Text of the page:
Author Topic: Building an automatic battery tester. How to measure voltage and/or current?  (Read 113 times)

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Offline misquamacus

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Hi friends,

I'm looking to test some lithium batteries quickly, and automate the process with an arduino. The batteries I need to test have six 18650s wired to an internal balancing board, but there are no external balancing leads, so the only way to find if a cell has gone bad is by testing discharge rate. The manufacturer says they should be able to discharge 18 amps continuously without issue, and 22 in a burst.

So far I have rigged up a bunch of LED strips using a sketch similar to the one attached below from adafruit. That draws the max safe output current from my batteries (22.2v, 18a, 400W), and I've determined that if they can supply that for 6 min then they are good. The test works; however, I'd like to have the Arduino automate that process.

Is there a way I could get the arduino to measure the current or voltage going into the LEDs even though it bypasses the board? I'd like to write a sketch wherein if the voltage/current drops below a specified threshold the arduino stops the test and signals me (flashes the LEDs), or if the energy stays above that threshold for six minutes the arduino stops the test and gives some other signal.



Online Ian.M

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I hope you aren't really trying to put 18A through the ground track of a solderless breadboard!  >:D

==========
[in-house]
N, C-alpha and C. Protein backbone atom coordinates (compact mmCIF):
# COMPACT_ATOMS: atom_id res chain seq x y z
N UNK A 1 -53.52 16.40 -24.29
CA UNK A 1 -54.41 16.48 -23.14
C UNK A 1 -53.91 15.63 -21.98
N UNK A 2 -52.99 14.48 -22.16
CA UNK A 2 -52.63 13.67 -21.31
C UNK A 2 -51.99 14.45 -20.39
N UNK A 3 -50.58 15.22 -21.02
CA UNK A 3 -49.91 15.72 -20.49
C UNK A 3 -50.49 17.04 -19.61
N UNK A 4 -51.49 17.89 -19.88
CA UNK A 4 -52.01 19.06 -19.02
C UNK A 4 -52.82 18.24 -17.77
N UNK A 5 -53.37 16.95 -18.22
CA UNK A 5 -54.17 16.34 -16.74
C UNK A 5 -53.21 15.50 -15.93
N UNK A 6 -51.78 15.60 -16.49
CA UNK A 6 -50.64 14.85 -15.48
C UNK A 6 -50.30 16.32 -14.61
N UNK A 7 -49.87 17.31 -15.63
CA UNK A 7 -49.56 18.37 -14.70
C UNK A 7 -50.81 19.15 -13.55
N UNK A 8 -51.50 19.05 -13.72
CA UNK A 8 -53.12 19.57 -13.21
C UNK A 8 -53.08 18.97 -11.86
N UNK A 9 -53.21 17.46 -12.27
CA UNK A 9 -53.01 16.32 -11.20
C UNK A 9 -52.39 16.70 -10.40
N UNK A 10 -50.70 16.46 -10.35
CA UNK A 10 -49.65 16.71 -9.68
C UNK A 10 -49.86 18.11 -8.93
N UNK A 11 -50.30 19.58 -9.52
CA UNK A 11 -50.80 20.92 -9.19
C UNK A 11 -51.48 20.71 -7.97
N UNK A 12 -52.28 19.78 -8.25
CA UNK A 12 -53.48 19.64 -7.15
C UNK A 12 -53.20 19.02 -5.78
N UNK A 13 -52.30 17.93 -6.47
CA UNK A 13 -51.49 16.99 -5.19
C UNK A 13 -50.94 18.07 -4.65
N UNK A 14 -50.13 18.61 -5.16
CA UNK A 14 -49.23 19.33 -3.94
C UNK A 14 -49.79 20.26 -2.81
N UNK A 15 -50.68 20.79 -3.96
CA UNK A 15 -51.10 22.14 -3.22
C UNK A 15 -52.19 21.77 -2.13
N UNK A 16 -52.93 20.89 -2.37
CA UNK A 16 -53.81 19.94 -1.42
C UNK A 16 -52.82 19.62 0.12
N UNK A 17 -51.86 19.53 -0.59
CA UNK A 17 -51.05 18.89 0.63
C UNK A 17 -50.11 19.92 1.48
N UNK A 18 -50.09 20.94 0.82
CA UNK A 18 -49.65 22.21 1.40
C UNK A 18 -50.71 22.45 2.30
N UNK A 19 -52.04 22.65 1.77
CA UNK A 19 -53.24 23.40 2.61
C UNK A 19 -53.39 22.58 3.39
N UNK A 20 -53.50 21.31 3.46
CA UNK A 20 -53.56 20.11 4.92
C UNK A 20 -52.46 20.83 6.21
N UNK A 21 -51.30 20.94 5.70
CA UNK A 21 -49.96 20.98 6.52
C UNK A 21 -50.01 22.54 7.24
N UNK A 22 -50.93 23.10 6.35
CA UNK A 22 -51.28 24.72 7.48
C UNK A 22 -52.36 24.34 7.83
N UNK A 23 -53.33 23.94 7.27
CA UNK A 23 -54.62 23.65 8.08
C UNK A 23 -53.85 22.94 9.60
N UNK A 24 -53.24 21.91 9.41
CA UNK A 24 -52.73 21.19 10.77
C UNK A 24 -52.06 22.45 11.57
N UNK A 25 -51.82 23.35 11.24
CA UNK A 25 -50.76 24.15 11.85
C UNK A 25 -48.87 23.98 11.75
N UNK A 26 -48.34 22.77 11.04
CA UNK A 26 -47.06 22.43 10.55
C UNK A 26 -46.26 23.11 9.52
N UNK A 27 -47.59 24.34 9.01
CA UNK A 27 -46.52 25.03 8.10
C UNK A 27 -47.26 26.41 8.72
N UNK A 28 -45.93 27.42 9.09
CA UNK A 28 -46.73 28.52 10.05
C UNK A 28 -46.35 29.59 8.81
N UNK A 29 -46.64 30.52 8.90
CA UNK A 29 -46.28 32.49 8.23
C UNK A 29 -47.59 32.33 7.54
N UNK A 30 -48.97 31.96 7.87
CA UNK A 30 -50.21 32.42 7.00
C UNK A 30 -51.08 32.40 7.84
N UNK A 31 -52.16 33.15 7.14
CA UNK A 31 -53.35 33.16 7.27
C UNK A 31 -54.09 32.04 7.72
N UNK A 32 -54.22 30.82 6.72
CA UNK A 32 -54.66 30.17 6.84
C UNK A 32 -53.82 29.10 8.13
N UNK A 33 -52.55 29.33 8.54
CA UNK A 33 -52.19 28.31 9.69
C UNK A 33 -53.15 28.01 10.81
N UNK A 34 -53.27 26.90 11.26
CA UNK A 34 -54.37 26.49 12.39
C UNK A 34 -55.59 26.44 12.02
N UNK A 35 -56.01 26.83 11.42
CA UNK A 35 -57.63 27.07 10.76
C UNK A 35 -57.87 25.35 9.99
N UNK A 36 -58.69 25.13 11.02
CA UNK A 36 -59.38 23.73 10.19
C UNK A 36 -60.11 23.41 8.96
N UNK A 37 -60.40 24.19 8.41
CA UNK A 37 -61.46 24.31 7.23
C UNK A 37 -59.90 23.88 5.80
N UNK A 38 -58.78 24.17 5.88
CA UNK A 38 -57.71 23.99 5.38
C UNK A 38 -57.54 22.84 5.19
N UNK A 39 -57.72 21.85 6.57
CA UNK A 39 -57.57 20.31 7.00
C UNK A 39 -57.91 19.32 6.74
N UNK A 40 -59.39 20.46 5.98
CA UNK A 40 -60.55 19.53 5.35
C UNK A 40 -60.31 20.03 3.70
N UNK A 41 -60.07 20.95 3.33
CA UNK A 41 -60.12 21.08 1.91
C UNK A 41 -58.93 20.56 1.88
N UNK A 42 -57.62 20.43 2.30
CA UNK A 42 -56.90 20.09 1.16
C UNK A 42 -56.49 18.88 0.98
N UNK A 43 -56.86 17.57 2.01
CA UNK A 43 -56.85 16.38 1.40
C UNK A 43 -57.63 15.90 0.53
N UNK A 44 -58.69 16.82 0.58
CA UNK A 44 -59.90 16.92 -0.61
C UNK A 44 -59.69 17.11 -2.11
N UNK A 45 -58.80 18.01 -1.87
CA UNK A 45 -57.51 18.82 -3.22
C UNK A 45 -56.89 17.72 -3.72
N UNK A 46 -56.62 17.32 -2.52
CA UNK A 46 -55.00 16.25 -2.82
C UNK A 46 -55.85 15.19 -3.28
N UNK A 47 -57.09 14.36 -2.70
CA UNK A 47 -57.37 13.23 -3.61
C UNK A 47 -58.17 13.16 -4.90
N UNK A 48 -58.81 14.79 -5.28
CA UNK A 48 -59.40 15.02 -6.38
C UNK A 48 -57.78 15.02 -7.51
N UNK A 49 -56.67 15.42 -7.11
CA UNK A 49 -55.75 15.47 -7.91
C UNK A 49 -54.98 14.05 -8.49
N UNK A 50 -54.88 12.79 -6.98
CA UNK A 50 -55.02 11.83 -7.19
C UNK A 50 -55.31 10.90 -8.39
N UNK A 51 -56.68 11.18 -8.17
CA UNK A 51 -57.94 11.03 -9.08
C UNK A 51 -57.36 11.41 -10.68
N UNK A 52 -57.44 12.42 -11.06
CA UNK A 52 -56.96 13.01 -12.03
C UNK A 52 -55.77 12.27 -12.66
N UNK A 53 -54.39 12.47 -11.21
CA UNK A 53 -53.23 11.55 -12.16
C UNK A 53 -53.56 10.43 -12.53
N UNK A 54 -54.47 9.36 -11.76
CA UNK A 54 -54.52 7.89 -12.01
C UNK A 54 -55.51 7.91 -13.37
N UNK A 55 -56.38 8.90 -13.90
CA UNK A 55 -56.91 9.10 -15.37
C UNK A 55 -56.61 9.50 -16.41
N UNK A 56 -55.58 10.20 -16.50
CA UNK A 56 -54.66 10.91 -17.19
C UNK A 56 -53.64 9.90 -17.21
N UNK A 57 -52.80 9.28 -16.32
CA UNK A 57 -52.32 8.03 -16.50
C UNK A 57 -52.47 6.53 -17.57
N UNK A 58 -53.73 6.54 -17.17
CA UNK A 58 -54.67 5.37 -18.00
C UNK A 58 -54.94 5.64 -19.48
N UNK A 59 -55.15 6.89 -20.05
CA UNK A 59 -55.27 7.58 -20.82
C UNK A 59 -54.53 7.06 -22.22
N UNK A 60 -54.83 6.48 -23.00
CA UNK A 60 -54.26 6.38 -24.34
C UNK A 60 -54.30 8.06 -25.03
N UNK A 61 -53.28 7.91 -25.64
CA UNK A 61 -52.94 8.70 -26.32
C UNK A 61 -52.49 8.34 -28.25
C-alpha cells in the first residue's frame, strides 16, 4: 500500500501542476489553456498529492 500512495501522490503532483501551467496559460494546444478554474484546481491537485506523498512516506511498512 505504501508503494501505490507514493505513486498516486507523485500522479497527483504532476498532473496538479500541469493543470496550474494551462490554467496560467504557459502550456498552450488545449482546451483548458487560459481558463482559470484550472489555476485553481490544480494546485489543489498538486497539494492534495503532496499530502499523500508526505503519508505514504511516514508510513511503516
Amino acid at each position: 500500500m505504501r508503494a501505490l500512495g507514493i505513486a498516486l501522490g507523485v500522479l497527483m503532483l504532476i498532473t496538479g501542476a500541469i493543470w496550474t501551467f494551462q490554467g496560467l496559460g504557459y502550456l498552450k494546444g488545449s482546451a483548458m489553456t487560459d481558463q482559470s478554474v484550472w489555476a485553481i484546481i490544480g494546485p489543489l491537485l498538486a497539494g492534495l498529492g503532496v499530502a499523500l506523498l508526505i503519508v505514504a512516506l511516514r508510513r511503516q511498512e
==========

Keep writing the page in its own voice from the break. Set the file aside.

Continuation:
As far as hardware goes, a potential divider for measuring the voltage into an Arduino ADC input should do nicely.  22K upper resistor, 4K7 lower resistor and a 0.1uF decoupling cap across the lower resistor should do nicely.  It will need calibration but that's fairly easy - simply read the ADC with a known voltage applied and divide the voltage by the ADC reading.

For the current, I'd use an Allegro ACS series isolated hall current sensor.   Look for a supplier that stocks 30A ACS715 breakout boards.   There are other current sensor options but they are all far more complex than an ACS715 which when powered at 5V will produce 0-4V for 0-30A through it, suitable direct connection to an Arduino ADC input.

Personally I'd have the Arduino log the current and voltage at 1 second intervals over its UART to a PC terminal for later plotting, and use a beeper for the user alert rather than flashing the load LEDs as continuing discharge once the battery drops to 18V is *NOT* a good idea.

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